Parents of more than two-dozen children who depend on the state to fulfill their medical needs showed up at the Sawyer Building on Wednesday to explain how proposed Medicaid cuts would impact their lives.
They didn’t get the chance.
The 45 minutes allocated for public comment evaporated before Sara King, the mother of a child with cerebral palsy, and others made it to the microphone.
King was about to testify when Assemblywoman Sheila Leslie, D-Reno, closed the three-hour joint meeting of the Assembly Ways and Means and Senate Finance committees.
“Oh my God,’’ a red-faced King said as she stood in an aisle on the fourth floor.
The meeting, conducted in Carson City and Las Vegas via teleconference, was convened to discuss previous Medicaid cuts as well as those on the horizon. The cuts, especially reimbursements to pediatric sub-specialists and health care facilities, have hurt several aspects of the state’s health care system, officials say.
University Medical Center cut about a dozen services before the end of last year.
North Vista Hospital closed its neonatal intensive care unit Dec. 31.
Also in December, Desert View Regional Medical Center in Pahrump shuttered its Labor and Delivery department, which means women ready to give birth will have to travel at least 60 miles to the nearest hospital.
In addition, some pediatric orthopedic surgeons and physical therapists have stopped accepting Medicaid patients, and Southern Nevada’s only pediatric cardiac surgeon has let go of a pediatric nurse and two medical assistants to offset anticipated revenue shortages.
Representatives from Nevada’s medical, hospital and physical therapy associations as well as physicians and patient advocates were able to testify about the cuts on Wednesday.
Dr. Michael Ciccilo, a pediatric cardiac surgeon, was the only speaker to testify from Las Vegas.
Leslie said she did not know there was a group of parents waiting to share their concerns. Their names were not on the sign-in sheet, she said after the meeting.
“I certainly don’t want anyone to be under the impression that we didn’t want to take testimony from the parents,’’ she said. “That’s not the case. … We want to hear from them.’’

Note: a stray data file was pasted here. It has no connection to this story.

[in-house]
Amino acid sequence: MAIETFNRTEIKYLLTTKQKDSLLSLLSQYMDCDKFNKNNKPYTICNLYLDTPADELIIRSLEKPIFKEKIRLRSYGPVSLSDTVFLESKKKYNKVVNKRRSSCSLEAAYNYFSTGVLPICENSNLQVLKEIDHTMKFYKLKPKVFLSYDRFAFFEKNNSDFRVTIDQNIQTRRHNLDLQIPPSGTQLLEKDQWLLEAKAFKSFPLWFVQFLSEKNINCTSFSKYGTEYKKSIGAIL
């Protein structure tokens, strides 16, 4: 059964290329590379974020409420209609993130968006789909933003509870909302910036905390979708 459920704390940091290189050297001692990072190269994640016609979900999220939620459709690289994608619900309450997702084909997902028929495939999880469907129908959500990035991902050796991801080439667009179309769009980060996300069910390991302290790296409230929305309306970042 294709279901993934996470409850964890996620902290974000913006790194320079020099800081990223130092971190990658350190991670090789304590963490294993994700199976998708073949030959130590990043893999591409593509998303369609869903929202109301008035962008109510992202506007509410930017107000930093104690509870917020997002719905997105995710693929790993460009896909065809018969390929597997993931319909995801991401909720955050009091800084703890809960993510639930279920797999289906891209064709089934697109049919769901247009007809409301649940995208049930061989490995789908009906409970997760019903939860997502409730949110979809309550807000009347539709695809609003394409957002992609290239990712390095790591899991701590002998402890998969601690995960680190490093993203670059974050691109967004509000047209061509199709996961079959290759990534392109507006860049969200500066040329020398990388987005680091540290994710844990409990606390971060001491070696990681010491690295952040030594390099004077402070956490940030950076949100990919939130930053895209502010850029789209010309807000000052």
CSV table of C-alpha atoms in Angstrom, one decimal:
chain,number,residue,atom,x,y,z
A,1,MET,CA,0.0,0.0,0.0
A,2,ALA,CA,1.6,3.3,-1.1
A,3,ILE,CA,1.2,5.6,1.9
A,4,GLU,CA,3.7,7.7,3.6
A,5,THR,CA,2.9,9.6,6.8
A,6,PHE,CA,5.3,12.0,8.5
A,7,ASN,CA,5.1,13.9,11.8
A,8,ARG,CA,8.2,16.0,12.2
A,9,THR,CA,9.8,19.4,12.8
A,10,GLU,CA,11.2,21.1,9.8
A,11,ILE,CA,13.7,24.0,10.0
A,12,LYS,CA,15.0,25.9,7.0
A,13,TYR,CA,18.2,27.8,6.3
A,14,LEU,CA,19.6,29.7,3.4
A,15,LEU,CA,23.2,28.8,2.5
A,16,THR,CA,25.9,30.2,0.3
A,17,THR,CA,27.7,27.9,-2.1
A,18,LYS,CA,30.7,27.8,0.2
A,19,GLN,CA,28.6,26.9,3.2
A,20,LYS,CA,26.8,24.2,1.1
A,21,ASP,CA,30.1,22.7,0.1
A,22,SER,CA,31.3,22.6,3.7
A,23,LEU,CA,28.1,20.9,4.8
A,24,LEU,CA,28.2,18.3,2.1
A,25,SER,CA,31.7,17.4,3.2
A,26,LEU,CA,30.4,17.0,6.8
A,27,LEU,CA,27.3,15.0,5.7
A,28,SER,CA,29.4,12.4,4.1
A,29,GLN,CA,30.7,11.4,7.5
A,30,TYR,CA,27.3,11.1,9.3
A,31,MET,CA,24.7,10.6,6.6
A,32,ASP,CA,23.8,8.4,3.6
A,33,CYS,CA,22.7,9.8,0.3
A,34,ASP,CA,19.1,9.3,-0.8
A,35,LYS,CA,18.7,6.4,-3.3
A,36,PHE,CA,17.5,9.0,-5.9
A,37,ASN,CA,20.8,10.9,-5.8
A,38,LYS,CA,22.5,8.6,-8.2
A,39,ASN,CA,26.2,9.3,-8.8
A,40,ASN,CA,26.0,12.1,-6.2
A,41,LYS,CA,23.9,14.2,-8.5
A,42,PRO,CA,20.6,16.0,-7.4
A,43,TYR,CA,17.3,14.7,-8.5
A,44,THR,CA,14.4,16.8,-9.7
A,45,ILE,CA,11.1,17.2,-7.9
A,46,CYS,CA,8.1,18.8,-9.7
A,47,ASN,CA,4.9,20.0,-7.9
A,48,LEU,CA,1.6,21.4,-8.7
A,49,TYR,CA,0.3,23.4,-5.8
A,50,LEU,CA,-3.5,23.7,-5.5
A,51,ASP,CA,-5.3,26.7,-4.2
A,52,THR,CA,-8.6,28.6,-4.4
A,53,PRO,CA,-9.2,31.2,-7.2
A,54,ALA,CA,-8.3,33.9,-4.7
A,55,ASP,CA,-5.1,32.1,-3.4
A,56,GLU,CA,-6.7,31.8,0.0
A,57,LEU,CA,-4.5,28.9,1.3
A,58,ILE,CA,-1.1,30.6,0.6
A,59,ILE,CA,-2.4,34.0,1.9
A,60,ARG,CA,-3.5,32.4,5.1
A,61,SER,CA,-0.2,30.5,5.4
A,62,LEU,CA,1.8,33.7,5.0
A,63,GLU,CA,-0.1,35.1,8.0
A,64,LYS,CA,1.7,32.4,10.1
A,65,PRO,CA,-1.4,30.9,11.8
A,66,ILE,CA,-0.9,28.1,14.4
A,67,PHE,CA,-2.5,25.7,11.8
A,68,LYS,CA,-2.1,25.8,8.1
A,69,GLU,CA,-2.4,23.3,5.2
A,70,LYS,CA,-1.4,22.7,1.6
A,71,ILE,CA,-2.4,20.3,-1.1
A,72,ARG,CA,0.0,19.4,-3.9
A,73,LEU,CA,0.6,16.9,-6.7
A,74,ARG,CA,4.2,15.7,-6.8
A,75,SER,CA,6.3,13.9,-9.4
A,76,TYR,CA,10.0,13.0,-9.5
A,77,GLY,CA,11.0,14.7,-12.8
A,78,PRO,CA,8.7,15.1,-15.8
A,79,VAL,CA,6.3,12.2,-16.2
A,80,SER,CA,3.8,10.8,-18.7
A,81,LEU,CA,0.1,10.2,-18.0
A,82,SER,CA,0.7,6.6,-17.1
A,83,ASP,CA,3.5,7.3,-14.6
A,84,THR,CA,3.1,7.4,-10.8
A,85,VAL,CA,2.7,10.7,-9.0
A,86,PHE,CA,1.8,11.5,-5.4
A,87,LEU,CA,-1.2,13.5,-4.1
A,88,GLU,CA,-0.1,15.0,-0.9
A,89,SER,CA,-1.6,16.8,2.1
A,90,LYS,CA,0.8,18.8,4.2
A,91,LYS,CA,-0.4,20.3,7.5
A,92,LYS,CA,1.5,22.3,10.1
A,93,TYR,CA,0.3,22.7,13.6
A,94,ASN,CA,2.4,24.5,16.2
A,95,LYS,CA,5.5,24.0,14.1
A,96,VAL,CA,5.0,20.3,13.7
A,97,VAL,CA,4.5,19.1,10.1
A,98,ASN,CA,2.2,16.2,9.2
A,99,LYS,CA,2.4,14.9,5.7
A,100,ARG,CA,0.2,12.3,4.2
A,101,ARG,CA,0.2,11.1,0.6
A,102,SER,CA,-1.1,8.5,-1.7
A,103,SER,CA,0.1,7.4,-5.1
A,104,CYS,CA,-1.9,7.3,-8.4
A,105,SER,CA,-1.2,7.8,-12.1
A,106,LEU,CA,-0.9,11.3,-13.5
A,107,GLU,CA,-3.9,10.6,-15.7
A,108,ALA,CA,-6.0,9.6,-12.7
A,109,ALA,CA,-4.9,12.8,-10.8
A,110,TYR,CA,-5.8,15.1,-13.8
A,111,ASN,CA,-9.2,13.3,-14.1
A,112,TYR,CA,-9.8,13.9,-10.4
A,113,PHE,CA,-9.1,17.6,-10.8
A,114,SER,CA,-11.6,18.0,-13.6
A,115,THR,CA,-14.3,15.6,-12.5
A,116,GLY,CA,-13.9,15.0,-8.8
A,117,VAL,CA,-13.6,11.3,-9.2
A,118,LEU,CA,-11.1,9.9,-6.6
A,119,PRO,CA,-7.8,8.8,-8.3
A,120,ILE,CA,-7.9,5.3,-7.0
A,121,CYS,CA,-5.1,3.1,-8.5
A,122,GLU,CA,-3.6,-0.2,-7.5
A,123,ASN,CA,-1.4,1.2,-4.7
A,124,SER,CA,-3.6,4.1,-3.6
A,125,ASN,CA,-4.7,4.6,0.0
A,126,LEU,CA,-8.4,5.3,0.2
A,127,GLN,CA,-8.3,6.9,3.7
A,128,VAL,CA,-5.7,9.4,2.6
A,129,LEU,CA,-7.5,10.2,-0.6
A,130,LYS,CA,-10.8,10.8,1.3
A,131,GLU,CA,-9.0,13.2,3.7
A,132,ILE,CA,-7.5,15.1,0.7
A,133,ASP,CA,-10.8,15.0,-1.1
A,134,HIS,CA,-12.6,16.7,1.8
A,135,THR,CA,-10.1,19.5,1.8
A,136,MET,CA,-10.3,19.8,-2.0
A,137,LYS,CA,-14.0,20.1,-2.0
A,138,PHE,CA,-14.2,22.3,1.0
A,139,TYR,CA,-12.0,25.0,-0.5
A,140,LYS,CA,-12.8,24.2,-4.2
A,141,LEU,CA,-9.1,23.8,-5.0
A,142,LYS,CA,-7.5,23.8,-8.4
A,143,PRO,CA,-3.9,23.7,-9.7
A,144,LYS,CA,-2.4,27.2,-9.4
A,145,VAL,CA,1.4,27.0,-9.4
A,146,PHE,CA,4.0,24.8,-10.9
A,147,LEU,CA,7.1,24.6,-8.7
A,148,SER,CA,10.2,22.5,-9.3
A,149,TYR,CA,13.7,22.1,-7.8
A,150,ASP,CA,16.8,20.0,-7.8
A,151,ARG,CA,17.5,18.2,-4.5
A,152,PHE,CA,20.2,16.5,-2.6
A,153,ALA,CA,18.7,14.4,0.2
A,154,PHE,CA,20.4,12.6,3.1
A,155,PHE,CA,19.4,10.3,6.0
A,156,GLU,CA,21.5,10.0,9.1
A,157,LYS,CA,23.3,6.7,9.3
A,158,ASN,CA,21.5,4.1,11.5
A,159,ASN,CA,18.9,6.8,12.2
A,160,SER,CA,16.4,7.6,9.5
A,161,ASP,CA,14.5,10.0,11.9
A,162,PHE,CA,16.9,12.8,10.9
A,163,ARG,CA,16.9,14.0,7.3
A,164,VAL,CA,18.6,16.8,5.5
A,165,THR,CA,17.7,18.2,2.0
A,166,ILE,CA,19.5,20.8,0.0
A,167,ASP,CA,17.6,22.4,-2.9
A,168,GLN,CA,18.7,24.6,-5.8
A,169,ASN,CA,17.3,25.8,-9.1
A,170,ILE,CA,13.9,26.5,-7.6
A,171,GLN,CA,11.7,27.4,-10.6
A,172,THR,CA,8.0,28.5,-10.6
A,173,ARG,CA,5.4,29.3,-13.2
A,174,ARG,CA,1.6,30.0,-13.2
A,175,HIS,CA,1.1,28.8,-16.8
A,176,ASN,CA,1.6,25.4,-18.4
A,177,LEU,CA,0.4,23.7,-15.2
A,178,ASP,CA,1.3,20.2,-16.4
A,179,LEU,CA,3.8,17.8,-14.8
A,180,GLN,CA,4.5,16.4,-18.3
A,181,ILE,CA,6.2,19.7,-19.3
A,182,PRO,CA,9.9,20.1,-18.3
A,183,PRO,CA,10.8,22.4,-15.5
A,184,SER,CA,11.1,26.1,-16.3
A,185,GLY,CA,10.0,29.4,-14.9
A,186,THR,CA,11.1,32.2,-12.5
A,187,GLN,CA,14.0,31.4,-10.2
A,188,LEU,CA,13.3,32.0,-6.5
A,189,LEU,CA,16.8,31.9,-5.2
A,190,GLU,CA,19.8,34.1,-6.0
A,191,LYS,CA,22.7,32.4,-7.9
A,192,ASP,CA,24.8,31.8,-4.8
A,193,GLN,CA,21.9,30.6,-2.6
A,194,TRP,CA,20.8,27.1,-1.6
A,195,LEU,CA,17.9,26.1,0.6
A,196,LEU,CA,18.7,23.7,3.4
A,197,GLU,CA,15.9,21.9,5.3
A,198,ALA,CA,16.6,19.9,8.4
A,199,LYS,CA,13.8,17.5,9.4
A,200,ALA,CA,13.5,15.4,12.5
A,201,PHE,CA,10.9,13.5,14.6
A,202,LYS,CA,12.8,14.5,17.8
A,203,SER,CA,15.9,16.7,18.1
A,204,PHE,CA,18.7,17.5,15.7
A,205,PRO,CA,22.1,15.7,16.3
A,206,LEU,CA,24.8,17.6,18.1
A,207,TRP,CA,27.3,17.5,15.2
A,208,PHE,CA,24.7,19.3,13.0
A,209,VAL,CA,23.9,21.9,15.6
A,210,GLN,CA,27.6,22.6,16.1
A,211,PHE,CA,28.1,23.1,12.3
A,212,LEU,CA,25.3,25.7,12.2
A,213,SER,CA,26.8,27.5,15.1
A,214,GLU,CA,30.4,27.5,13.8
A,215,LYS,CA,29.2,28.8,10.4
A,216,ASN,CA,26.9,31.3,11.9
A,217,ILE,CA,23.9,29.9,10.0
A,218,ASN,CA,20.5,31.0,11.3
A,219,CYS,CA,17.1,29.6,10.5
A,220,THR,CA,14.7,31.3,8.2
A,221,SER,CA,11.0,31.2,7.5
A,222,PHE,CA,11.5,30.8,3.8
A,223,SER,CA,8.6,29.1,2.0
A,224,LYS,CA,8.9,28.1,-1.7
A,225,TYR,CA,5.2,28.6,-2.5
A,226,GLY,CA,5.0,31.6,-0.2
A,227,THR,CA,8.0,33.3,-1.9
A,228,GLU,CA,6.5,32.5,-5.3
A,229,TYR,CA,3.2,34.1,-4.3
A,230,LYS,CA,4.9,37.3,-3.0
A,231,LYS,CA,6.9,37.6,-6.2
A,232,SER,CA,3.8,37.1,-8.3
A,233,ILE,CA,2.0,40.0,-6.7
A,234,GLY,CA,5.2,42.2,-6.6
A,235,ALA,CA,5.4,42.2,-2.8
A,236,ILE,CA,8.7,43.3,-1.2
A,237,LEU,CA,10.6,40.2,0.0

Leslie said she plans to look into the possibility of holding a special hearing specifically for parents to testify, even if it is held on a Saturday.
Those who did speak asked lawmakers and the state’s Division of Health Care Financing and Policy to undo what’s already been done and to ward off any future cuts to Medicaid.
Dr. Mark Barry, a pediatric orthopedic surgeon who has been vocal on the issue, asked the committees to devise a “special legislative action” to restore Medicaid cuts.
“We want to treat these children, however, we have to stay in business to do so,’’ he said.
Medicaid is the $2.8 billion state-federal program that provides medical care for the poor, disabled and elderly.
Chuck Duarte, administrator of the Division of Health Care Financing and Policy, said it’s always a challenge when there’s a reduction in revenue that doctors count on to pay staff and for infrastructure.
But, he said, the division had no choice. It was given a budget “target” and had to meet it.
“This particular budget actually reflects a significant increase in Medicaid spending over the next biennium,’’ Duarte said. “We are going to be covering 52,000 more individuals. Those are staggering figures.”
Assemblywoman Speaker Barbara Buckley, D-Las Vegas, told attendees the committee “would do its very best” to come up with a solution. She said the federal stimulus money would help but that it would not be enough to provide full funding.
“It is a one-shot stimulus,’’ she said. “We have to make sure we’re planning for sustainability.”
King and her husband, James, who took the day off to attend the meeting said they understood the difficult position the state is in. However, they didn’t understand why Medicaid appears to be taking the brunt of cuts.
King had planned to testify about how Medicaid has helped her 6-year-old.
Her son, James Jr., has cerebral palsy and once needed a wheelchair or a walker to get around.
Because of his Medicaid-funded physical therapy, he is able to walk on his own.
“Without physical therapy he’ll be right back in the wheelchair,’’ she said after the hearing.
Contact reporter Annette Wells at email@example.com or 702-383-0283.